One of the components of GDP is "net exports". As you know, net exports went seriously negative since about 1980:
|Graph #1: Balance on Current Account|
See also this comparison at FRED
But how big is that trade imbalance, anyway? What if we could zero it out? What would GDP look like if we don't reduce it for net exports? I mean, we can add the value of those imports to GDP, as if we produced the stuff here. It will bring the GDP number up -- but how much? What would Real GDP growth look like, then? Would it still be trending down? In other words, do imports really account for the decline of US production?
Here's how the Balance on Current Account looks in comparison to GDP:
|Graph #2:Balance on Current Account (blue) and GDP (red)|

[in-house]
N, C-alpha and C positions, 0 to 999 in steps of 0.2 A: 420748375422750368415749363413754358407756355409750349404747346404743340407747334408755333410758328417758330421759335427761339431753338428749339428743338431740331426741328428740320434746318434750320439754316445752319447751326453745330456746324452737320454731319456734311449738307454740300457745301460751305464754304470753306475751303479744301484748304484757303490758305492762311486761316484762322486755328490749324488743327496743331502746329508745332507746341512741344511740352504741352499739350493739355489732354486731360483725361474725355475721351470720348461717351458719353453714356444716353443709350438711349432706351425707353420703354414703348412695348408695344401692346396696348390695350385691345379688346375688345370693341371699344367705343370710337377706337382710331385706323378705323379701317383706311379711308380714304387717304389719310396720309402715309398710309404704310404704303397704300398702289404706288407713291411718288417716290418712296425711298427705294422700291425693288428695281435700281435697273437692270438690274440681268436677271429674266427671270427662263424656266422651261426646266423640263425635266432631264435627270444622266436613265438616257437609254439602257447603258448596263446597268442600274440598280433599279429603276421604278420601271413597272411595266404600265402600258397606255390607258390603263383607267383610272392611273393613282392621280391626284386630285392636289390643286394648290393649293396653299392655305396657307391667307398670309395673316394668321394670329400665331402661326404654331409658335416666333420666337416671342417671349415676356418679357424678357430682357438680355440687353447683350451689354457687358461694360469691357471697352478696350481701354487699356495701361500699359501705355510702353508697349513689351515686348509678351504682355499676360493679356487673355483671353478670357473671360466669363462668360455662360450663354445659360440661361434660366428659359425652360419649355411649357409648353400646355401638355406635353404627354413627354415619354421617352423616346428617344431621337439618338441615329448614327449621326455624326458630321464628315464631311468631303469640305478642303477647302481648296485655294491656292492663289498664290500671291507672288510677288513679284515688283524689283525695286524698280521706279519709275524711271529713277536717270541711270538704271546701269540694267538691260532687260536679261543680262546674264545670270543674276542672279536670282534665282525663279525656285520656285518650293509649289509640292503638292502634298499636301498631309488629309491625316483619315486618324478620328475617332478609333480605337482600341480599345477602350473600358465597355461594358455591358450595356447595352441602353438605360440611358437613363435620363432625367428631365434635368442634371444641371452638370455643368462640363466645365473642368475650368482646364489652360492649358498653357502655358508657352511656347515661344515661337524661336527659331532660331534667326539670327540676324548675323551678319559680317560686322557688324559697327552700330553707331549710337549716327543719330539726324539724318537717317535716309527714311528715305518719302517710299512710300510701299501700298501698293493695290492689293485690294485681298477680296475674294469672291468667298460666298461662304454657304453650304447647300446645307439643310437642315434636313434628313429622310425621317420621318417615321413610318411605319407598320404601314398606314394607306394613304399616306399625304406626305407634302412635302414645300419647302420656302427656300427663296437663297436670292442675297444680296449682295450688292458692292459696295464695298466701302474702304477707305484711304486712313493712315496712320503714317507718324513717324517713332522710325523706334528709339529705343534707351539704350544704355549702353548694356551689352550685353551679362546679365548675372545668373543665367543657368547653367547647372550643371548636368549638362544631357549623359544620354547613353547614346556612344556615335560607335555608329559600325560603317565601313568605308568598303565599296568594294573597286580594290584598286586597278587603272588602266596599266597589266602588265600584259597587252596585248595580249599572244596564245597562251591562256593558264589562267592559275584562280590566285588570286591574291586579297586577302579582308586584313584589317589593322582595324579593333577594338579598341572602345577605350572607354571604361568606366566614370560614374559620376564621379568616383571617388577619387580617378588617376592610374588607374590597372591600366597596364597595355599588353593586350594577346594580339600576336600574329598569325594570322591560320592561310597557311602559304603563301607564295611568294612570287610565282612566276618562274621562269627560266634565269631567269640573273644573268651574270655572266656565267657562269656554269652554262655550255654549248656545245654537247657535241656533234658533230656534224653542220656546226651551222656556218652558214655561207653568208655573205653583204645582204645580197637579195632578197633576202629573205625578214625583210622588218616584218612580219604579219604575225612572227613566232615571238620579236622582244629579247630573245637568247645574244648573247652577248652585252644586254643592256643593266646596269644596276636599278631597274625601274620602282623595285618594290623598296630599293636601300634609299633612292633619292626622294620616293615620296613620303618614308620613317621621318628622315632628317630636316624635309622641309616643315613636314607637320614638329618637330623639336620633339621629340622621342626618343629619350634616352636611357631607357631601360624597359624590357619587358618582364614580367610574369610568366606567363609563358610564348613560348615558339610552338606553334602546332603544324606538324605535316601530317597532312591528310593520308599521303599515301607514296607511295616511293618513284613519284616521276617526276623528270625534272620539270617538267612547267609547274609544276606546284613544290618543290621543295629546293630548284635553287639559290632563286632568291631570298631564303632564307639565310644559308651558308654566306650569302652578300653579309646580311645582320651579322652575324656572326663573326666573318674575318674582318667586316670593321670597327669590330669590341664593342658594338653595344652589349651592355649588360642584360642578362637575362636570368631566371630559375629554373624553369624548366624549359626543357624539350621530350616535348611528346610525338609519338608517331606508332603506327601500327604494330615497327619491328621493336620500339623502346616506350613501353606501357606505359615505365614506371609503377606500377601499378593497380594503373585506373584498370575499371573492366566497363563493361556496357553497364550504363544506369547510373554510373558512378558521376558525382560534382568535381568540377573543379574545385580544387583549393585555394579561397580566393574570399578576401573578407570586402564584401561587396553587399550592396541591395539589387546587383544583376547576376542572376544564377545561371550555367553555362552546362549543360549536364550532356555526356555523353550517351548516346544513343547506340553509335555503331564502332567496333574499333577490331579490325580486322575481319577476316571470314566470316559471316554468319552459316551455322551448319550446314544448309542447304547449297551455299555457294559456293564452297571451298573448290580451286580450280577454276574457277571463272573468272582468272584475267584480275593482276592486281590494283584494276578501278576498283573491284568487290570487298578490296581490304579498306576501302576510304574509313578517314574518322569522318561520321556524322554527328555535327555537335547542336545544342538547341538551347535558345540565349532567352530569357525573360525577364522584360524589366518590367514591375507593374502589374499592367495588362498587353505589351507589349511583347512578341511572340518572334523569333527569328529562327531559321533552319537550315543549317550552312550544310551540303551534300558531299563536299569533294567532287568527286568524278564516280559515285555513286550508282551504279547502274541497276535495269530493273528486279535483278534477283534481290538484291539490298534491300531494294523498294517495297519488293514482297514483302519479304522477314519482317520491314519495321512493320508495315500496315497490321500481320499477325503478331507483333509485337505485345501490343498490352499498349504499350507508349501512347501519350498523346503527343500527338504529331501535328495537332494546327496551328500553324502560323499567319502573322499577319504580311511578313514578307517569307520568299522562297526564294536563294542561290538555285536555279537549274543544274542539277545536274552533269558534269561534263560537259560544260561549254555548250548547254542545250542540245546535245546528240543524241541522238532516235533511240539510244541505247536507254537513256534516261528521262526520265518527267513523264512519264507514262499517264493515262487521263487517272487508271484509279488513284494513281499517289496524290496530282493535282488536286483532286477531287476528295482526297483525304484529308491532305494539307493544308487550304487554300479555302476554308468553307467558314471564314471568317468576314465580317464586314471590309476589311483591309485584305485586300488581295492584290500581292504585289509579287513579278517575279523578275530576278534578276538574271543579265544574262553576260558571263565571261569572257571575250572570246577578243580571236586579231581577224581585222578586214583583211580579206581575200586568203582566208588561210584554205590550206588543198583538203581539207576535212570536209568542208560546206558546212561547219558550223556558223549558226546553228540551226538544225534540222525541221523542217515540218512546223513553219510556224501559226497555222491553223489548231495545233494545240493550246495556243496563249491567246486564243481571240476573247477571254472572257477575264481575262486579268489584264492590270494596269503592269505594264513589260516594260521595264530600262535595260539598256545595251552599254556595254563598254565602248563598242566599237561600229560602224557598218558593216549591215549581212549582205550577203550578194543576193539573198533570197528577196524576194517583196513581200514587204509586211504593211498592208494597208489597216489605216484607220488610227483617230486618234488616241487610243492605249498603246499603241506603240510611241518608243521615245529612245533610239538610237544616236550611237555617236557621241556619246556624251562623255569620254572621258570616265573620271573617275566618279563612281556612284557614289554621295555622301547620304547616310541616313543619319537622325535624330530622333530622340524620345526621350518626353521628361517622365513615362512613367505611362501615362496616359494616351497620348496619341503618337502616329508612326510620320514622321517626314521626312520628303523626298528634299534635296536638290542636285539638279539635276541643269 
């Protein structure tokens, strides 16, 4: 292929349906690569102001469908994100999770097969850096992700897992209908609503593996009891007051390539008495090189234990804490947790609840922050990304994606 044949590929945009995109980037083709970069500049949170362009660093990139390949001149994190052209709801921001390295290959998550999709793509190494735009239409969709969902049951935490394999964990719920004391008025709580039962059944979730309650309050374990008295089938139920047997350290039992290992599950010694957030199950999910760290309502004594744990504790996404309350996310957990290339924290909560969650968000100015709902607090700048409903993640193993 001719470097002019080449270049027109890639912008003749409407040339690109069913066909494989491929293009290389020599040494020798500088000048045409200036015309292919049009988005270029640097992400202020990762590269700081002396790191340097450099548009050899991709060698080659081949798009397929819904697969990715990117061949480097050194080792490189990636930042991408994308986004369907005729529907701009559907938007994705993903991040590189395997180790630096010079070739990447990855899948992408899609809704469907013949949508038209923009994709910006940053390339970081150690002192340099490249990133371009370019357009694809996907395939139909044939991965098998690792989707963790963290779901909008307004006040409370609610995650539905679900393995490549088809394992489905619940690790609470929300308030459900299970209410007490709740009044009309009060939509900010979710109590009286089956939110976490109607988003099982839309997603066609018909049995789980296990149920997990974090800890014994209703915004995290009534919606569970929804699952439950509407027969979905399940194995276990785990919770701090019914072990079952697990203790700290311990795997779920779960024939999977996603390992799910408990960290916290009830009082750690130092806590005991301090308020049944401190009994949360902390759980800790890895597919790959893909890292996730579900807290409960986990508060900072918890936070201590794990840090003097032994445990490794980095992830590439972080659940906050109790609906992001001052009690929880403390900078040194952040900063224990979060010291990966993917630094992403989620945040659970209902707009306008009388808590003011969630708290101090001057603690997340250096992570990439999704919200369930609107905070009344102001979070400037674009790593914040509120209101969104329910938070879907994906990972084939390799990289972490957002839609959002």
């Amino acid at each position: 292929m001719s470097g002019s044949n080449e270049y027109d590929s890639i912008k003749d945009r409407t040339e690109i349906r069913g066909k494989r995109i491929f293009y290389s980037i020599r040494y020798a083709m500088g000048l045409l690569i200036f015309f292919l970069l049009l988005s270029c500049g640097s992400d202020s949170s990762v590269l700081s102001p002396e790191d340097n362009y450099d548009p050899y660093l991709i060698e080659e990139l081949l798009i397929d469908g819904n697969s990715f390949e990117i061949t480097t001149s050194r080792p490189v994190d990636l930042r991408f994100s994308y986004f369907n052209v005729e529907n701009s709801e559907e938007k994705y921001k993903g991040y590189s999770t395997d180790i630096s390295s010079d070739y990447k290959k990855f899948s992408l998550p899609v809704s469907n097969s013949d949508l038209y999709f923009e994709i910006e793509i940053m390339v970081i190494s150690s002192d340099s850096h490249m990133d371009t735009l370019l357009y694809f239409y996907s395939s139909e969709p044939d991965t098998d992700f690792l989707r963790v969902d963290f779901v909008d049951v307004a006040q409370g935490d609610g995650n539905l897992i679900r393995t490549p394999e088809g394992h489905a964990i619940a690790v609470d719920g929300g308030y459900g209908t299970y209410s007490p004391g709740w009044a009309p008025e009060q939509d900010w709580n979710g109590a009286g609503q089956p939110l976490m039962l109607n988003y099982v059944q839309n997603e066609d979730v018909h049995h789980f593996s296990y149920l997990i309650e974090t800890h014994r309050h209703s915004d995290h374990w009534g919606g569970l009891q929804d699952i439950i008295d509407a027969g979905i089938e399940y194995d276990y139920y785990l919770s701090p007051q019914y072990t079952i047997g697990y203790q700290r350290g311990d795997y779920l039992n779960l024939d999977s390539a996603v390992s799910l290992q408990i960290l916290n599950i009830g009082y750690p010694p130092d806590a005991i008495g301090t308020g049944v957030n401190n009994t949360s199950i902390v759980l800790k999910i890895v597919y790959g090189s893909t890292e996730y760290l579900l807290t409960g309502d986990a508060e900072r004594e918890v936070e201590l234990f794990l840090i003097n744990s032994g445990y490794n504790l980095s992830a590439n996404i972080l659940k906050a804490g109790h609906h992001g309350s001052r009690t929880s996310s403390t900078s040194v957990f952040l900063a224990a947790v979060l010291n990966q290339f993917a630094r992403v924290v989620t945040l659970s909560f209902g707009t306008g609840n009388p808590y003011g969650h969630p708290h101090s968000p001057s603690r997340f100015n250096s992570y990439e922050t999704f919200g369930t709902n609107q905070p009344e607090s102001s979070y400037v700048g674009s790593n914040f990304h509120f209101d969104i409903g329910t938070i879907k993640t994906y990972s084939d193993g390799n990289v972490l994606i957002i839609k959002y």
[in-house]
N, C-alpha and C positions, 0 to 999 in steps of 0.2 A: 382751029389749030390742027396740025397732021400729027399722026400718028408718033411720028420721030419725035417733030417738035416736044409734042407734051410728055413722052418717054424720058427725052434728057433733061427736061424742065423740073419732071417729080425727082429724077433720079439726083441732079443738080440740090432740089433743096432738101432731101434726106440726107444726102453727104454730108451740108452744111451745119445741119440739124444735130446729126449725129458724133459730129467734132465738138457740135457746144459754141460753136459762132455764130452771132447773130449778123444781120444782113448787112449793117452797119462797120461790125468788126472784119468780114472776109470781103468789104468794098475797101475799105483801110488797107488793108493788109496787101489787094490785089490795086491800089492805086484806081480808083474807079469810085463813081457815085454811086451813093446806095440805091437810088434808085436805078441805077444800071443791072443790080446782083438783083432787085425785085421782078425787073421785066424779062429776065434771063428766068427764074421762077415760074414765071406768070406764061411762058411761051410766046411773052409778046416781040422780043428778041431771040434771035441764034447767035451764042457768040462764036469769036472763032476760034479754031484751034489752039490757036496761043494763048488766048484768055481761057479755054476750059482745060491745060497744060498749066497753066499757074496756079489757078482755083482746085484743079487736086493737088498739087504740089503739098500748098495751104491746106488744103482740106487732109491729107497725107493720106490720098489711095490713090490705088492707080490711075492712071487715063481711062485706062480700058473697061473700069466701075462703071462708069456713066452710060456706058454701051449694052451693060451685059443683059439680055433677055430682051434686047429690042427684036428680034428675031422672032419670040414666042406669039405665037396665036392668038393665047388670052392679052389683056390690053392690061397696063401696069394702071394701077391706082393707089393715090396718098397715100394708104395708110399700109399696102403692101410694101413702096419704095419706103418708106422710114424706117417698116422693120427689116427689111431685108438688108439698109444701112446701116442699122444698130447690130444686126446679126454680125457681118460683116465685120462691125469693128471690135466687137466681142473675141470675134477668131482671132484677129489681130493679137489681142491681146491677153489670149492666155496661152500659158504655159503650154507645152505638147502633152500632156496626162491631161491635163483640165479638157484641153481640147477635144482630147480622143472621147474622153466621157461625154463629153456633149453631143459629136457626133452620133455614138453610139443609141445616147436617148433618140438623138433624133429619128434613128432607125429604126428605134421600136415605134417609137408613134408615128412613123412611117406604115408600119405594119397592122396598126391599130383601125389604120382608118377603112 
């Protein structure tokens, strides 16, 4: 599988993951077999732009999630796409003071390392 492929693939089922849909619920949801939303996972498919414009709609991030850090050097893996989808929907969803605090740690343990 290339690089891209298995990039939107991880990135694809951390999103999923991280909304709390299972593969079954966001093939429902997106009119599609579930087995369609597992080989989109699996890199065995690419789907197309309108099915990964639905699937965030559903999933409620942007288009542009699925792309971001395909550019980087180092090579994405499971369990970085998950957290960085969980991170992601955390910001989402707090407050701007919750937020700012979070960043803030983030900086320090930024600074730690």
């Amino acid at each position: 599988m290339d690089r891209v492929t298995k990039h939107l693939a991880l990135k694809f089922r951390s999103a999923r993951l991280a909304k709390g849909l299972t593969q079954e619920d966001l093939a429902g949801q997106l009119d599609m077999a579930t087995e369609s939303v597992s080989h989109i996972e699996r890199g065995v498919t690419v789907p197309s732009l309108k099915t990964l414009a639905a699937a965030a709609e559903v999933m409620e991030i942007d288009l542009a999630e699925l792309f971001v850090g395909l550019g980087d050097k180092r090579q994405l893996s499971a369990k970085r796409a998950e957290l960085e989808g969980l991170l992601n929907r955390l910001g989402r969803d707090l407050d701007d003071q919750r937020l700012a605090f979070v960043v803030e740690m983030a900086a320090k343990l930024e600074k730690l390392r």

If we subtract our growing trade deficit from GDP we get a number that's larger than GDP by the amount of the trade deficit. Graph #3:
|Graph #3: GDP (red) and GDP with the Trade Deficit Subtracted (blue)|
It's higher, yes, but not a lot higher.
These things always surprise me.
So now, if we look at the growth rates of those two lines...
|Graph #4:Growth Rate Comparison|
And if I show Graph #3 after taking the natural log of the values, the two lines follow a similar path. Both show a slowdown in the early 1980s:
|Graph #5:Log Scale Comparison|
Two more graphs to look at, and we're done. I want to strip out the inflation, and compare the two versions of "real" GDP:
|Graph #6: "Real" Values, Log Scale Comparison|
|Graph #7: "Real" Values, Growth Rate Comparison|